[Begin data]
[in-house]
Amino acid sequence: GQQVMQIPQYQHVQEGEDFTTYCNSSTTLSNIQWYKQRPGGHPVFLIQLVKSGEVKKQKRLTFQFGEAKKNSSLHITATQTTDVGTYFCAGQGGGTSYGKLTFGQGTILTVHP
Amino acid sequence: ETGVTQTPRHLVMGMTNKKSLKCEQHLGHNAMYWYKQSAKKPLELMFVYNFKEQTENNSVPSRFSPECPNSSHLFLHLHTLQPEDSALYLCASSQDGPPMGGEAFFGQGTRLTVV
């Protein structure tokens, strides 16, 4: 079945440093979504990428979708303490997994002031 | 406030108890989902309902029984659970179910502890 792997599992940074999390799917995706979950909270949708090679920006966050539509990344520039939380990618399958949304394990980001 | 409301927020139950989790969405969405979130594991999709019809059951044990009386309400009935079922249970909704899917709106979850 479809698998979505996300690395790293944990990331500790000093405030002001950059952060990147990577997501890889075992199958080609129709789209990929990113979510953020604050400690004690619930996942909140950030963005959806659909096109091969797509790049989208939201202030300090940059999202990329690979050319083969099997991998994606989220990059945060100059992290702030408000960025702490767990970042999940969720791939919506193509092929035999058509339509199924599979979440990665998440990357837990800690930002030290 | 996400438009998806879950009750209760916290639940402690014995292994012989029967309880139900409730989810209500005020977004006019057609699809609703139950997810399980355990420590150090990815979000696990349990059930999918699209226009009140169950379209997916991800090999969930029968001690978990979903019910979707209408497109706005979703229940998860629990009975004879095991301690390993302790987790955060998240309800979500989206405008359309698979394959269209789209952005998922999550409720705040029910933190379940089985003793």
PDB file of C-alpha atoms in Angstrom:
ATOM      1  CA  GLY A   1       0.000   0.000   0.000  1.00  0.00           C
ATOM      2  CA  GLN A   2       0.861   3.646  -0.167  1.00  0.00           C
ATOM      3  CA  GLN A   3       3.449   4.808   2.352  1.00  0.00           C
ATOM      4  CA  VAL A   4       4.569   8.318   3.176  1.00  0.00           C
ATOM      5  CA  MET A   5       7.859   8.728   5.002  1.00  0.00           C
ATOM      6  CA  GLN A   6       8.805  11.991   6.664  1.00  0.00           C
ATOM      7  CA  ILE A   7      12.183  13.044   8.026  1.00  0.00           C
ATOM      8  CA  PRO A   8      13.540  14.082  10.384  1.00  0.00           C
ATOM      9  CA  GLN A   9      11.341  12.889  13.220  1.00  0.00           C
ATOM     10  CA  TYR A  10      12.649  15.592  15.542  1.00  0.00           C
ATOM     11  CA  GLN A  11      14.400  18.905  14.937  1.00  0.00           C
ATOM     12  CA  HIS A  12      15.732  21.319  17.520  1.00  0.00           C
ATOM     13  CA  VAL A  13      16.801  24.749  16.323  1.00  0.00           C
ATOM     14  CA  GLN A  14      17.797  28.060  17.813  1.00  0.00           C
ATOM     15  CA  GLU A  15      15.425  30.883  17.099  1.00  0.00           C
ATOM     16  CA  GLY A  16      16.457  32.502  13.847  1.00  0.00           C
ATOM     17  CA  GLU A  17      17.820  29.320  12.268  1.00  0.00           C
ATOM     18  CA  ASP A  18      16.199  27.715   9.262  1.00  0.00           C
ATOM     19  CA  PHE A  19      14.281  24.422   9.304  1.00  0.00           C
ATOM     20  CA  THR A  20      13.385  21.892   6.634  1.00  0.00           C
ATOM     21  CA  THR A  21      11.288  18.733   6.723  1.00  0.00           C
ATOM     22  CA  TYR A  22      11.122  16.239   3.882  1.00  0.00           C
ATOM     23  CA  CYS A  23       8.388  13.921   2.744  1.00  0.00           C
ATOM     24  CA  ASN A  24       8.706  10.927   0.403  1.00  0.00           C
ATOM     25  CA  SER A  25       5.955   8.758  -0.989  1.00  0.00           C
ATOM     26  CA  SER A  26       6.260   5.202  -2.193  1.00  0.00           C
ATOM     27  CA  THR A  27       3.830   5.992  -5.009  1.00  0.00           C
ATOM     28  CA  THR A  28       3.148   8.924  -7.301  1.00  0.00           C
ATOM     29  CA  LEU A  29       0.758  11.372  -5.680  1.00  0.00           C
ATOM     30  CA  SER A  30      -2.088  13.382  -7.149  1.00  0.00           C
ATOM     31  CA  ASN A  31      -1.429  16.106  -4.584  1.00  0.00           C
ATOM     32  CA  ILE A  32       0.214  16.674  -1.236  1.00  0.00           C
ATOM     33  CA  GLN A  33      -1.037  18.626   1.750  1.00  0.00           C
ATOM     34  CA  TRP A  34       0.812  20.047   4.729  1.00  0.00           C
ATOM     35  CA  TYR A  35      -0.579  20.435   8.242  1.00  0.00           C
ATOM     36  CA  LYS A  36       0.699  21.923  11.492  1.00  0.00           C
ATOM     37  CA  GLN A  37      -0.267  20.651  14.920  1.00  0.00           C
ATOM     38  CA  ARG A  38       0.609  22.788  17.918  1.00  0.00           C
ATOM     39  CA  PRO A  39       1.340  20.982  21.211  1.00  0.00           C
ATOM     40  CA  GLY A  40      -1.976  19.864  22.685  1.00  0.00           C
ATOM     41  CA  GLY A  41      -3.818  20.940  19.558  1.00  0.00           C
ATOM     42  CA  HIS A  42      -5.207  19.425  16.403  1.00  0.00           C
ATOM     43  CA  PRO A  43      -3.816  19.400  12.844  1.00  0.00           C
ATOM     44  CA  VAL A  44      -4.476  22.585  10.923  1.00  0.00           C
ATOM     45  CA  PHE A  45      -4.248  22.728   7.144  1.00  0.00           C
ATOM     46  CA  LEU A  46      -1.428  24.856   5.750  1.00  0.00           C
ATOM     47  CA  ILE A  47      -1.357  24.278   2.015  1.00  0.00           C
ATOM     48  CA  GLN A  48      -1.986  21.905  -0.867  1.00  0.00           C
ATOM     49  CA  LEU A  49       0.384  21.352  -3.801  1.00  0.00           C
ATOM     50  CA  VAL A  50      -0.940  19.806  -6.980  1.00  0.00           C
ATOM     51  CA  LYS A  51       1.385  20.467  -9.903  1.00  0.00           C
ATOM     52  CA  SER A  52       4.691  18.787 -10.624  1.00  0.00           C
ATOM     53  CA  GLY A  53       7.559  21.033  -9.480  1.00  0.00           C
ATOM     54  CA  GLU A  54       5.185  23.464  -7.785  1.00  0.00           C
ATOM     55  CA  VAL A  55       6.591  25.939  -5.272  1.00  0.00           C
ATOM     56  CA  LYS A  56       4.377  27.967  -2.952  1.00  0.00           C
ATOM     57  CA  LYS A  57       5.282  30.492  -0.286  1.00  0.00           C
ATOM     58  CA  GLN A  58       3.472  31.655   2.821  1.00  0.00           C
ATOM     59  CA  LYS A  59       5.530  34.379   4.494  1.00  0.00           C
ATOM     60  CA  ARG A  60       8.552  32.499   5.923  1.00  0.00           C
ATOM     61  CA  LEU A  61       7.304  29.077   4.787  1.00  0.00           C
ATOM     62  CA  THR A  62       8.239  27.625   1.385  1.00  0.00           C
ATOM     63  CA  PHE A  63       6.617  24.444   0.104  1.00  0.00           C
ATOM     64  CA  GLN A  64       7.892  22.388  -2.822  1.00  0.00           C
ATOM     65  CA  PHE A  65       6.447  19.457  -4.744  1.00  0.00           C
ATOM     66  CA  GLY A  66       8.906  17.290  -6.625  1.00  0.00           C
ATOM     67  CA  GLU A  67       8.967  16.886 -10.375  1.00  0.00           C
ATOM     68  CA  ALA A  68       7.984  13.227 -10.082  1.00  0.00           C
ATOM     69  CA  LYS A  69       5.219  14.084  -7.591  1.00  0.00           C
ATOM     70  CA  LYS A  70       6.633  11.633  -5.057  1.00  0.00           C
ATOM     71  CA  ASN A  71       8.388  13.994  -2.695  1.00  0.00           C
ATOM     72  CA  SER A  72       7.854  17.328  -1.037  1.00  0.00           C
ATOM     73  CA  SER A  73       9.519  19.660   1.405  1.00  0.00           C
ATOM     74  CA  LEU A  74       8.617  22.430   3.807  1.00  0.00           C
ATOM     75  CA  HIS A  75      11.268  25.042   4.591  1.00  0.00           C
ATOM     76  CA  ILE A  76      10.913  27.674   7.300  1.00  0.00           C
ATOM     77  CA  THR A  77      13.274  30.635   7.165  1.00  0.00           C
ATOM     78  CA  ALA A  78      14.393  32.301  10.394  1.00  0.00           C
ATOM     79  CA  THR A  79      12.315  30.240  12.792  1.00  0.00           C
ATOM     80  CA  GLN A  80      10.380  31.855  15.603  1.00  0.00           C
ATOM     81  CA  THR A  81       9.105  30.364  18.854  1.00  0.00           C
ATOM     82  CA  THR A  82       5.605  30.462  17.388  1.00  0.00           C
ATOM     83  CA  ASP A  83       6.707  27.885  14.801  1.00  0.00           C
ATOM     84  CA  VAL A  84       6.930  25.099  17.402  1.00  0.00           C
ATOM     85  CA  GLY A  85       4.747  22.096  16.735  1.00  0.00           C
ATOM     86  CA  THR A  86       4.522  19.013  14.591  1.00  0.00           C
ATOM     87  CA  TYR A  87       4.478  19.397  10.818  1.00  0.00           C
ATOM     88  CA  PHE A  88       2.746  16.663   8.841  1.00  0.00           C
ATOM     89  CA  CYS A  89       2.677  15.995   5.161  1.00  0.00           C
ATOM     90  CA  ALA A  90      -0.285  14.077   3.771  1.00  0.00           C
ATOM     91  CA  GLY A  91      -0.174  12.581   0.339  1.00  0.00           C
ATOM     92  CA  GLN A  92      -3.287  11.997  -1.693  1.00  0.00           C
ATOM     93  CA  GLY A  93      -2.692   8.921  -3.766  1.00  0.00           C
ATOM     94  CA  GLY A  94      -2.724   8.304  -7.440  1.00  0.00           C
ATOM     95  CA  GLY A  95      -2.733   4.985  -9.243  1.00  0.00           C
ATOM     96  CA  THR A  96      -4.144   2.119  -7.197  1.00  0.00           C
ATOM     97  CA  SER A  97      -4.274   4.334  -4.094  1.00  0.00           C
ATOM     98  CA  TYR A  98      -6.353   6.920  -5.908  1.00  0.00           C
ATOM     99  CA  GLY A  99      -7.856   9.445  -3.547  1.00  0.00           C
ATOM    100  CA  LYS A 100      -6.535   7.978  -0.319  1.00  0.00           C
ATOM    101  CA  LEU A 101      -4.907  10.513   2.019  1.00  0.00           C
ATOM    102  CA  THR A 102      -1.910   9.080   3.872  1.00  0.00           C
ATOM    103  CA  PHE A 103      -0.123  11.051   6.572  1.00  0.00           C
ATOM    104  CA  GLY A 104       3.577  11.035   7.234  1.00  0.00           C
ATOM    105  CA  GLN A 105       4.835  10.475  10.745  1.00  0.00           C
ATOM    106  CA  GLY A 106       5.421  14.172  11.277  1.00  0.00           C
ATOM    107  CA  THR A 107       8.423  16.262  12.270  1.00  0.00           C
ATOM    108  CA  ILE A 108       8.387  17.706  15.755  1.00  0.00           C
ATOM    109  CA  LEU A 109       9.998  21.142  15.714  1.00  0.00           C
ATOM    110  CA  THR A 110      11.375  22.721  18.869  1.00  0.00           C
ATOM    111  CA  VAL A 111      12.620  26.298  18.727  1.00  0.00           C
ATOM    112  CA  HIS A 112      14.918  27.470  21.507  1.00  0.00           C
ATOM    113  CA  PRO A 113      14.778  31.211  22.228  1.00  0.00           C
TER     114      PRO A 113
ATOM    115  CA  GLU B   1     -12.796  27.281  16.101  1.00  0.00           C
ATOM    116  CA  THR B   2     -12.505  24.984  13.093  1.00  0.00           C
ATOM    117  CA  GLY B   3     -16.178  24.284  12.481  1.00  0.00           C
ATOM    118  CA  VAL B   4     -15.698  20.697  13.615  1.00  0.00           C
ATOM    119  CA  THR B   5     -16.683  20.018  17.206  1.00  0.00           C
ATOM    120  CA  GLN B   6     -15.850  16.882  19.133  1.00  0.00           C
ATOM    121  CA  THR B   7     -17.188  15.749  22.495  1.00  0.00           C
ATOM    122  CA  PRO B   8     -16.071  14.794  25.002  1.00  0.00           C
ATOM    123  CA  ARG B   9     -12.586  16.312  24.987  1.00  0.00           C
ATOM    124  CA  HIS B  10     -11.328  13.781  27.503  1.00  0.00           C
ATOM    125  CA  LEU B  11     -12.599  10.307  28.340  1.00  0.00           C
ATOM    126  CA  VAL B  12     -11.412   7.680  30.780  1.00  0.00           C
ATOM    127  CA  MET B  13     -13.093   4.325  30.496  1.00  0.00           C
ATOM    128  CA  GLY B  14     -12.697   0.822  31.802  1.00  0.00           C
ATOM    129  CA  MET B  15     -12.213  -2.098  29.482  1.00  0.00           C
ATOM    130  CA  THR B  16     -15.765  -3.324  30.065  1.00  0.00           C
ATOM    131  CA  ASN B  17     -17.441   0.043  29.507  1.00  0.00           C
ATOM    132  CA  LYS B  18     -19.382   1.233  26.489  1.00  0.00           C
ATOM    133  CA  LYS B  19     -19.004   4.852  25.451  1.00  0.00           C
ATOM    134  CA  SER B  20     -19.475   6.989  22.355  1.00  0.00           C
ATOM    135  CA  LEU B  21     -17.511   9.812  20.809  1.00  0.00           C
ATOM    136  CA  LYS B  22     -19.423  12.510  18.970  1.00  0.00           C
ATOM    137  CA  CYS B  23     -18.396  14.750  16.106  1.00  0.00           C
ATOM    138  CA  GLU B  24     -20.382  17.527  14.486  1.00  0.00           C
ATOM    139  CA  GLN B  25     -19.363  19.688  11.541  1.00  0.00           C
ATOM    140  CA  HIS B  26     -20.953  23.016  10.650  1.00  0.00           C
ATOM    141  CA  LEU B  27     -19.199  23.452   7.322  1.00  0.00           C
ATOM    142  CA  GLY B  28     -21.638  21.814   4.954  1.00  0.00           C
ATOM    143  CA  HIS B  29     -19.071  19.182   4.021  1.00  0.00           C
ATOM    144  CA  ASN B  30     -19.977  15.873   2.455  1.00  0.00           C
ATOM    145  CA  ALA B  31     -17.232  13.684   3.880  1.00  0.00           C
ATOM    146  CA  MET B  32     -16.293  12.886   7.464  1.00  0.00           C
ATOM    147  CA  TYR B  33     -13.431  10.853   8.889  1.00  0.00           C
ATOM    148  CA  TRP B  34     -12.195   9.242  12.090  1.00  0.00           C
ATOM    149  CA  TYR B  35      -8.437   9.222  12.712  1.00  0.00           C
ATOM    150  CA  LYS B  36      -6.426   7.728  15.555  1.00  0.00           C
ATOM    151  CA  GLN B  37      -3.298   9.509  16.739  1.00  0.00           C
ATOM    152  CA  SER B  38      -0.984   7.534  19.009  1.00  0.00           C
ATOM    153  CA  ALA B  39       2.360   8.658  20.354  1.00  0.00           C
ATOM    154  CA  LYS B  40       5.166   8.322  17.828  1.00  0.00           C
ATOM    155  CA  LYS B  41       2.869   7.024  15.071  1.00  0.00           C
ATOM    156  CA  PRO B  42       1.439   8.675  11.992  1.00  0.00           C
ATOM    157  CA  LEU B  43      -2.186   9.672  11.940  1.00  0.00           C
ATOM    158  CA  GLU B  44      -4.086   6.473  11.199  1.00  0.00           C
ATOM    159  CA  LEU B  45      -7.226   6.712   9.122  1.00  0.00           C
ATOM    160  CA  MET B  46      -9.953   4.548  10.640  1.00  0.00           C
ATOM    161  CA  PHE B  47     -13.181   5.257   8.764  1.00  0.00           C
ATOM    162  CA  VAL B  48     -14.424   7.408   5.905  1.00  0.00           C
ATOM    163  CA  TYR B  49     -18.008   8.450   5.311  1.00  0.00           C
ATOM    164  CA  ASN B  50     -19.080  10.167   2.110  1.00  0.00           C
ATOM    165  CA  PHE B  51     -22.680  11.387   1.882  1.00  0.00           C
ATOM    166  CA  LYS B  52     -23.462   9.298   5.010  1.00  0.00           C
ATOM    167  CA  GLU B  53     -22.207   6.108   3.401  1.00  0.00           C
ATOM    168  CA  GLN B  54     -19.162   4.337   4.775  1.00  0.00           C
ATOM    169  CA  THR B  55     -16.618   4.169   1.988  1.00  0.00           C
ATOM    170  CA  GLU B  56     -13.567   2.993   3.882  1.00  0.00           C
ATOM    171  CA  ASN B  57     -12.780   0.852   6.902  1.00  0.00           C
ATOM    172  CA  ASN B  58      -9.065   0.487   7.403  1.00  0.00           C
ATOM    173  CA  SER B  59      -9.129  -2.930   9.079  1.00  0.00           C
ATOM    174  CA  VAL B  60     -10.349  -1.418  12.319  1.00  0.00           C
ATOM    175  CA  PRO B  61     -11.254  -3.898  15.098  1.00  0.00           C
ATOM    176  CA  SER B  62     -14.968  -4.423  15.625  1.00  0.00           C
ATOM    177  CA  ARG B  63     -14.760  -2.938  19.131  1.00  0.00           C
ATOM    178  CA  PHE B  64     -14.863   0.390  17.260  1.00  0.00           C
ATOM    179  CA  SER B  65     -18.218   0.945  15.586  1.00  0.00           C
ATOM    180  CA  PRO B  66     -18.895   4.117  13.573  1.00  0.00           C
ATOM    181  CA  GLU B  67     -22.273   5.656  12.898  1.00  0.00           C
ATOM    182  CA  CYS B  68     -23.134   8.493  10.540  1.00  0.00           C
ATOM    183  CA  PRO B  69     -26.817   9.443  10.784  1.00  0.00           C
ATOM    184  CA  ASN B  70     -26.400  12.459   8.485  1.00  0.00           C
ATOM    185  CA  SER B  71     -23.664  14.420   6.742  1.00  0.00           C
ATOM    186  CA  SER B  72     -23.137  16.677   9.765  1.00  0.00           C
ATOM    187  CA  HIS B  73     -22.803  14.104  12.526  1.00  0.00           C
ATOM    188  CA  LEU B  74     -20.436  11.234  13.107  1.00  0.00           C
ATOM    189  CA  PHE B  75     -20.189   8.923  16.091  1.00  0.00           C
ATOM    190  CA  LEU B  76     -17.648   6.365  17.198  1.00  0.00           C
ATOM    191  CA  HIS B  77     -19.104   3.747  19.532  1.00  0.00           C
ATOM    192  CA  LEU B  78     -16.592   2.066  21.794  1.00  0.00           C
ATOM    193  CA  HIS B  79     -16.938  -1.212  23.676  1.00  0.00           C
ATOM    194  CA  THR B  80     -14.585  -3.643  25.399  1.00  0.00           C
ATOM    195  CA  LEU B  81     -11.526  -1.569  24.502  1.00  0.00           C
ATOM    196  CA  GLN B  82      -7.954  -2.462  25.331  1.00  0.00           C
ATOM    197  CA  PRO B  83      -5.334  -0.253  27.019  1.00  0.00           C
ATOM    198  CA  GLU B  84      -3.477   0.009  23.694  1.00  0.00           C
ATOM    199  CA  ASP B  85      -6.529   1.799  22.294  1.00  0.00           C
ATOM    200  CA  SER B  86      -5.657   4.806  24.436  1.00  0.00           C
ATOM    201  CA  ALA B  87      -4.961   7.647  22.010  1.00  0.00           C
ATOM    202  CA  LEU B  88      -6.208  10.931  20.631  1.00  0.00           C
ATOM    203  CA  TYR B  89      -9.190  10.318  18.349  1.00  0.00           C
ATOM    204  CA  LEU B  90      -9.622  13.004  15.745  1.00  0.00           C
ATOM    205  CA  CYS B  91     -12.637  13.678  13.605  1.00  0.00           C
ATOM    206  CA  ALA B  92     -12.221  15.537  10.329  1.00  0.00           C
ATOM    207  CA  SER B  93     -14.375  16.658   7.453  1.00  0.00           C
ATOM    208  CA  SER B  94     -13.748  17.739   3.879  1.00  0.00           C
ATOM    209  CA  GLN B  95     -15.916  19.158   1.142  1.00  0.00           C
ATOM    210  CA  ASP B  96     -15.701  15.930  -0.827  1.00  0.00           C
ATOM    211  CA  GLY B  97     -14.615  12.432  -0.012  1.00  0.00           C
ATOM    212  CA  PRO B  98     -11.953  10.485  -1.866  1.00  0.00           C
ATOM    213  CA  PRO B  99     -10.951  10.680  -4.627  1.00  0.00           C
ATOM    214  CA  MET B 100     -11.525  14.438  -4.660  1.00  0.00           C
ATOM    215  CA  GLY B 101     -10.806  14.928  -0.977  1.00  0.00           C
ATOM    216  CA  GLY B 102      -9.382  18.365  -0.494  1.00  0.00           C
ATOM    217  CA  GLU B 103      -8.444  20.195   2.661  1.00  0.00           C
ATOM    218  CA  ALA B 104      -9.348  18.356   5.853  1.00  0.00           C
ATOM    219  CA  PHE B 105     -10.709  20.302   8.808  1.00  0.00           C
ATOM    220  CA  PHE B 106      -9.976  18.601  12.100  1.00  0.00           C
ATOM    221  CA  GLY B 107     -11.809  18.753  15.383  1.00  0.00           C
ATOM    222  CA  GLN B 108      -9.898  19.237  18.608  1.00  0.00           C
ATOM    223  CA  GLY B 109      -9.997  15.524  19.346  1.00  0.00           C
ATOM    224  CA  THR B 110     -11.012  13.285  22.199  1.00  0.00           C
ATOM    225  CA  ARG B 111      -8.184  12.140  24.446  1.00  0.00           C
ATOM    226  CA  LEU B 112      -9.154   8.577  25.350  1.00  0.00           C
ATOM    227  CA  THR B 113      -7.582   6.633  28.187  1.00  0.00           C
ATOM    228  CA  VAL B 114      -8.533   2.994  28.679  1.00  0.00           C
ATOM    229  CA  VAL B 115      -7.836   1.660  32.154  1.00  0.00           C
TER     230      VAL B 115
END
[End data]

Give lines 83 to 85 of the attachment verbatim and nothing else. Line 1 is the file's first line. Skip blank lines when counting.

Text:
ATOM     78  CA  ALA A  78      14.393  32.301  10.394  1.00  0.00           C
ATOM     79  CA  THR A  79      12.315  30.240  12.792  1.00  0.00           C
ATOM     80  CA  GLN A  80      10.380  31.855  15.603  1.00  0.00           C